Getting users to embrace a new way of doing things is one of the biggest challenges companies face in today’s rapid-fire high technology landscape. User adoption of new technologies and processes within existing ones is a huge management problem today, one that is often addressed in forums such as SharePoint Saturdays and even the industry’s more technical conferences, such as SharePoint Technical Conference (SPTechCon). We believe some of the solution lies in design process and intense, ongoing training. We’ll be addressing it frequently in this space and during presentations in the future.
For years, the internal process used by most organizations was simply to have the IT department install a new program and announce to the department that requested it, or perhaps to the entire company, that it was “done.” Installed, ready to use, IT has done its job. The rest is up to whoever requested the new program.
However, many of today’s programs can require a complete rethinking of every step in one or more core business processes. SharePoint and SharePoint Online, for example, are platforms that can be used in a wide variety of ways to improve the way your company works. But carefully thought-out design and extensive training of users are essential to your product’s success or failure.
Here at Wellington Street Consulting, we’ve developed an Agile-inspired process used specifically for our projects to increase adoptability. For us that means creating a focus group made up of stakeholders who will actually use the final product daily, in addition to every other person or department that will need to be familiar with it, in the design process. To many in upper management, this may seem counter-intuitive. But in our view, the benefits far outweigh any additional time commitments.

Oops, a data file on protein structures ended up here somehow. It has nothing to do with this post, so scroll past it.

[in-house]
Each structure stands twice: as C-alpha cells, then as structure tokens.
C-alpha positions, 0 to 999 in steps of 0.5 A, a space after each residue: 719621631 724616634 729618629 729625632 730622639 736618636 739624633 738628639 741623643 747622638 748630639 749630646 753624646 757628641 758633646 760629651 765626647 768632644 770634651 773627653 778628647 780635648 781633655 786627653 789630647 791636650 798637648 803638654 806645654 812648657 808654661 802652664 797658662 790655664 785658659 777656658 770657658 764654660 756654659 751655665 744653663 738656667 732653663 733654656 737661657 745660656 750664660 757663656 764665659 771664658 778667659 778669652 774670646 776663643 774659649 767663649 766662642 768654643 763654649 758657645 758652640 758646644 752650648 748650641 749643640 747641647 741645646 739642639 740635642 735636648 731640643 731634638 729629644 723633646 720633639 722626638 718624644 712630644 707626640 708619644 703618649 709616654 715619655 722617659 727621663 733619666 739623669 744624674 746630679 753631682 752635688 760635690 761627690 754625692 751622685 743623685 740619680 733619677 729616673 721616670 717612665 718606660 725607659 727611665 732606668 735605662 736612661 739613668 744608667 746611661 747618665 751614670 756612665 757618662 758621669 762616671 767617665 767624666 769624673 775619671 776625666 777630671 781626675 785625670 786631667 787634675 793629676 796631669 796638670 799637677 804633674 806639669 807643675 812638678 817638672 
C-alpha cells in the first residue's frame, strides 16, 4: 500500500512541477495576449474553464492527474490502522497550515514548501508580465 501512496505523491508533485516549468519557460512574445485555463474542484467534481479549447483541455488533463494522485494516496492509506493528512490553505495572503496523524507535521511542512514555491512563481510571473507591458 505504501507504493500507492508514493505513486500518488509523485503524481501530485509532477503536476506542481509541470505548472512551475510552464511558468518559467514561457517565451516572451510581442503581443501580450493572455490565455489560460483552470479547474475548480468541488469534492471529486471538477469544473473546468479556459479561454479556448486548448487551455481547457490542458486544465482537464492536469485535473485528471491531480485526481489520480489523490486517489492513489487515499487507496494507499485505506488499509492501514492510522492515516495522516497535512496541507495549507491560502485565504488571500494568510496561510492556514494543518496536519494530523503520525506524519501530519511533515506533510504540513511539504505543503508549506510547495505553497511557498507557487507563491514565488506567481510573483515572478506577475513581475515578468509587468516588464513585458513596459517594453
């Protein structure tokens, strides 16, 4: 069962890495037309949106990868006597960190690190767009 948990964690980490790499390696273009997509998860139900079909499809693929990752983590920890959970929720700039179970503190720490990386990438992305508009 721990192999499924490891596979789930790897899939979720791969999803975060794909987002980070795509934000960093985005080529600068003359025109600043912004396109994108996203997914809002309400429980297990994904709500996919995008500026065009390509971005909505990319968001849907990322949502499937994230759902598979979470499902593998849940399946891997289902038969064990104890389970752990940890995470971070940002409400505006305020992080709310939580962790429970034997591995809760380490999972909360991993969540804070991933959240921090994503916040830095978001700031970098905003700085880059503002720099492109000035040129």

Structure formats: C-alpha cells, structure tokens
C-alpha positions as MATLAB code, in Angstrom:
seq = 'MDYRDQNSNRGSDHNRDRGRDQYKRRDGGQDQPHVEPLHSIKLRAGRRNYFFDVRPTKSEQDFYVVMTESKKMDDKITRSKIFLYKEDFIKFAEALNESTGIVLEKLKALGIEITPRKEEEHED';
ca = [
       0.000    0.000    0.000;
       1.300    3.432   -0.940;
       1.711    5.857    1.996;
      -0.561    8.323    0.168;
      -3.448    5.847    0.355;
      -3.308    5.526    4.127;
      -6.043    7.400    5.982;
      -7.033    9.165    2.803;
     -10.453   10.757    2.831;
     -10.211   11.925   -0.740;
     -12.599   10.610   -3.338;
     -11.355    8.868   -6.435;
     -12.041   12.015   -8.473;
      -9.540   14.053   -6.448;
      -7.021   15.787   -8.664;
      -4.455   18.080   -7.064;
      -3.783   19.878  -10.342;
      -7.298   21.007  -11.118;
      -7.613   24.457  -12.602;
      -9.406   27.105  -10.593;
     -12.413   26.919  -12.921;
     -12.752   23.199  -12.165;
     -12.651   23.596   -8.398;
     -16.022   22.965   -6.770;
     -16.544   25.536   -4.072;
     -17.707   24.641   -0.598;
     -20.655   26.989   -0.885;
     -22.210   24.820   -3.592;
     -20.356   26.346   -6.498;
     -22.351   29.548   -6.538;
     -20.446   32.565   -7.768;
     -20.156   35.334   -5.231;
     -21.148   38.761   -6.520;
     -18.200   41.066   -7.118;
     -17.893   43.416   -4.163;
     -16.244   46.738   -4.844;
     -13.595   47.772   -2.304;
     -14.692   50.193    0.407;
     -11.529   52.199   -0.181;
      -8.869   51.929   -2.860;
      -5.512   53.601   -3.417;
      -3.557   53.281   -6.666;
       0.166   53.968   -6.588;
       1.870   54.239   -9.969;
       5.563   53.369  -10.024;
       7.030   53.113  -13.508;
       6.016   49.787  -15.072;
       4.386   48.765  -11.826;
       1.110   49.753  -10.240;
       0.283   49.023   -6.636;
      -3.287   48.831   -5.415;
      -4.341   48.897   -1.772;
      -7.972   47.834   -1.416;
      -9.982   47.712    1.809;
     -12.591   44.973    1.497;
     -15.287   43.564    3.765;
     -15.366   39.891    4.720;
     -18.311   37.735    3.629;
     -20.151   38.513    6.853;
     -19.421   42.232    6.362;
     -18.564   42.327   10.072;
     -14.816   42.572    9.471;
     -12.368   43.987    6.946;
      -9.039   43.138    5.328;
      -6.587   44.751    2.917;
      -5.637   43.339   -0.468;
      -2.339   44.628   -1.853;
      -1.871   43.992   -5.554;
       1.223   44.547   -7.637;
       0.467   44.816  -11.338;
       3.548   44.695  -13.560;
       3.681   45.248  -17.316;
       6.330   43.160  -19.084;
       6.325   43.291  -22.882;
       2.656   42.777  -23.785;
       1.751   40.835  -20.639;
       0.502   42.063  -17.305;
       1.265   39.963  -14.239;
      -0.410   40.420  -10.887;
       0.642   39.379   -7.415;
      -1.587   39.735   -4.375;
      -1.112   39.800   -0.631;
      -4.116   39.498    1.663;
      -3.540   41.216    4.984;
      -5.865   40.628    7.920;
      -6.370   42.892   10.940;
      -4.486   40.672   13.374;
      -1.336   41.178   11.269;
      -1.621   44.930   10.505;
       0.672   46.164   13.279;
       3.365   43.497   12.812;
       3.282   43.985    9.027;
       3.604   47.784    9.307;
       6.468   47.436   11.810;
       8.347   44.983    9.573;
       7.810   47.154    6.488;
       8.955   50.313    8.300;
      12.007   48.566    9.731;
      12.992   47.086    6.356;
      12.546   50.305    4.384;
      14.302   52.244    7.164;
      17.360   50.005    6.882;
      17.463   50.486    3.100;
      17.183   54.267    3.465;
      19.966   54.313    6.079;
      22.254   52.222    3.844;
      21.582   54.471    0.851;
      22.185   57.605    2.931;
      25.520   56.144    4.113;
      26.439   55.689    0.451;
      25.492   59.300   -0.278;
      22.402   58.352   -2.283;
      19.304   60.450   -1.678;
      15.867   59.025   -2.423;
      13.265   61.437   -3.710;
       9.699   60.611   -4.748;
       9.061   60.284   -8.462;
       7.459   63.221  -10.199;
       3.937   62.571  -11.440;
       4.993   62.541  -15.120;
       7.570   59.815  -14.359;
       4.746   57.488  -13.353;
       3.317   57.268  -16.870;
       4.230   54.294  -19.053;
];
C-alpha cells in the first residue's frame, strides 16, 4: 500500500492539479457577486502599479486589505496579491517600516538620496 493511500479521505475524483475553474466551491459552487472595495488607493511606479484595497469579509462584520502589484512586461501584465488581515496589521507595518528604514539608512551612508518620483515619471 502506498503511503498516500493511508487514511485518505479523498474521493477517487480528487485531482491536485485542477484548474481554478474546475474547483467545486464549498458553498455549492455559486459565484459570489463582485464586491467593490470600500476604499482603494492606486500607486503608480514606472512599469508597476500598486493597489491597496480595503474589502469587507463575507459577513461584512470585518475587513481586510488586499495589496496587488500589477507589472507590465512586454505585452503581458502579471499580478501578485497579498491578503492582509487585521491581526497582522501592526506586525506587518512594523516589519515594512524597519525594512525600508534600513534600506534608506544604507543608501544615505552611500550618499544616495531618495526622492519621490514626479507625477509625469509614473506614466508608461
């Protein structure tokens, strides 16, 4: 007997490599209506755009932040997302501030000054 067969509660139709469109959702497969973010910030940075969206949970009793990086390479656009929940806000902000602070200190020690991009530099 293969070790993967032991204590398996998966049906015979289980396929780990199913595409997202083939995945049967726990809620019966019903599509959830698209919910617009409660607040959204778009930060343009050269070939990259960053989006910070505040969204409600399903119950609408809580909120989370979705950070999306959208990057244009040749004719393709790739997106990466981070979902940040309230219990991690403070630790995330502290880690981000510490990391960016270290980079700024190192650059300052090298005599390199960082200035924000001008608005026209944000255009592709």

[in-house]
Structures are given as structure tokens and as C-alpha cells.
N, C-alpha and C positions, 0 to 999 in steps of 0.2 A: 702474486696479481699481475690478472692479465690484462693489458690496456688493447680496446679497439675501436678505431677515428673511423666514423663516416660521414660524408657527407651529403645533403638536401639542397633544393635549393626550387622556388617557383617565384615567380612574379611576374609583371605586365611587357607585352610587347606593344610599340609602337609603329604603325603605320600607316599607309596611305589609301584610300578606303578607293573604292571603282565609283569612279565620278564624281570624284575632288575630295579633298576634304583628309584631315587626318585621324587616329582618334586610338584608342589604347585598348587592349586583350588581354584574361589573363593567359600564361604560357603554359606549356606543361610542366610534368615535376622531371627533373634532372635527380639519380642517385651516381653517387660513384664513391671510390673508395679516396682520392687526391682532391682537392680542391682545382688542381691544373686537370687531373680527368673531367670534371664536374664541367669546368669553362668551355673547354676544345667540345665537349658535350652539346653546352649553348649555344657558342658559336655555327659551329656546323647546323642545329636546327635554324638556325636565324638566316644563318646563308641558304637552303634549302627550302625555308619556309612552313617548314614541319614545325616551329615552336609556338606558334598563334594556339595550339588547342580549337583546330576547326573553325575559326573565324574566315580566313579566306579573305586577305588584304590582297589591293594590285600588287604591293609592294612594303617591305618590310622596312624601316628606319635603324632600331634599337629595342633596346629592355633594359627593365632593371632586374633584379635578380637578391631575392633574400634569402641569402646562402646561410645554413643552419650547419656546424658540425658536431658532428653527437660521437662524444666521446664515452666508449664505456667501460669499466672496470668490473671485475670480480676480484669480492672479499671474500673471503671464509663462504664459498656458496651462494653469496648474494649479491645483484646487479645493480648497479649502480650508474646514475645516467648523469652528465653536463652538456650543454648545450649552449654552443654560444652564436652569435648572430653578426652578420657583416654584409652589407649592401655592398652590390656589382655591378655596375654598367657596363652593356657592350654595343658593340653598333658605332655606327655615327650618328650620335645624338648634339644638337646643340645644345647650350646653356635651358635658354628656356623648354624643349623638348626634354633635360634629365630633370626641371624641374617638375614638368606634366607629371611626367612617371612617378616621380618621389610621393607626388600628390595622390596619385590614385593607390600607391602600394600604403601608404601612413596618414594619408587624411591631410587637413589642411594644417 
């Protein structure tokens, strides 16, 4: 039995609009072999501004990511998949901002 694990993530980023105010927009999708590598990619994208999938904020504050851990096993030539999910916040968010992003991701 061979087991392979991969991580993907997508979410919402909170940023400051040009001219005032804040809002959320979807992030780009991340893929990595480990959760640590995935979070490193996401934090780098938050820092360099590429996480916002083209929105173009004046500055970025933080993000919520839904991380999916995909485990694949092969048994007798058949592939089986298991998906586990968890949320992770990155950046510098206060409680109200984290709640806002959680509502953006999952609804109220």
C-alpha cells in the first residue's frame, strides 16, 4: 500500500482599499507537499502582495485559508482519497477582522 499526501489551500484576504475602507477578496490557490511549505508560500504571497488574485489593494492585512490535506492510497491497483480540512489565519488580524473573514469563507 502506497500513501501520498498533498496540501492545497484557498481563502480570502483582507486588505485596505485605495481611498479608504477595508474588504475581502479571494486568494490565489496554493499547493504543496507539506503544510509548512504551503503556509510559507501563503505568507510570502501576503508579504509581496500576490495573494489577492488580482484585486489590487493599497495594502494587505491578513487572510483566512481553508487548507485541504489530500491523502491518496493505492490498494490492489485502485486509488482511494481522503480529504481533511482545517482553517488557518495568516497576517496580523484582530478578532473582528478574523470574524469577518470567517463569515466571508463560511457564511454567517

The focus group is invited to meetings that begin with business requirement gathering. They will answer questions about frustrations they currently face with the process being addressed, how they would like it to function, ways to eliminate repetitive activities, improve productivity and so on. At periodic points during the process, we like to provide training and give focus group members some time to experiment with the product and provide feedback on what worked, what didn’t, how the process might be improved, and so on. We’re training them to be knowledgeable evangelists, the go-to experts within their departments on the new process or technology being rolled out. This works especially well with SharePoint, but can be useful in simpler areas, such as maximizing the use of Outlook or Office 365 features.
Not only can you gain valuable insights to factors affecting the process that weren’t originally considered, there’s a psychological reward. Each stakeholder has a chance to add his or her department’s input or perspective in creating the end solution. It’s something they helped to create, and stakeholders gain a sense of ownership that will, in the end, encourage wider adoptability.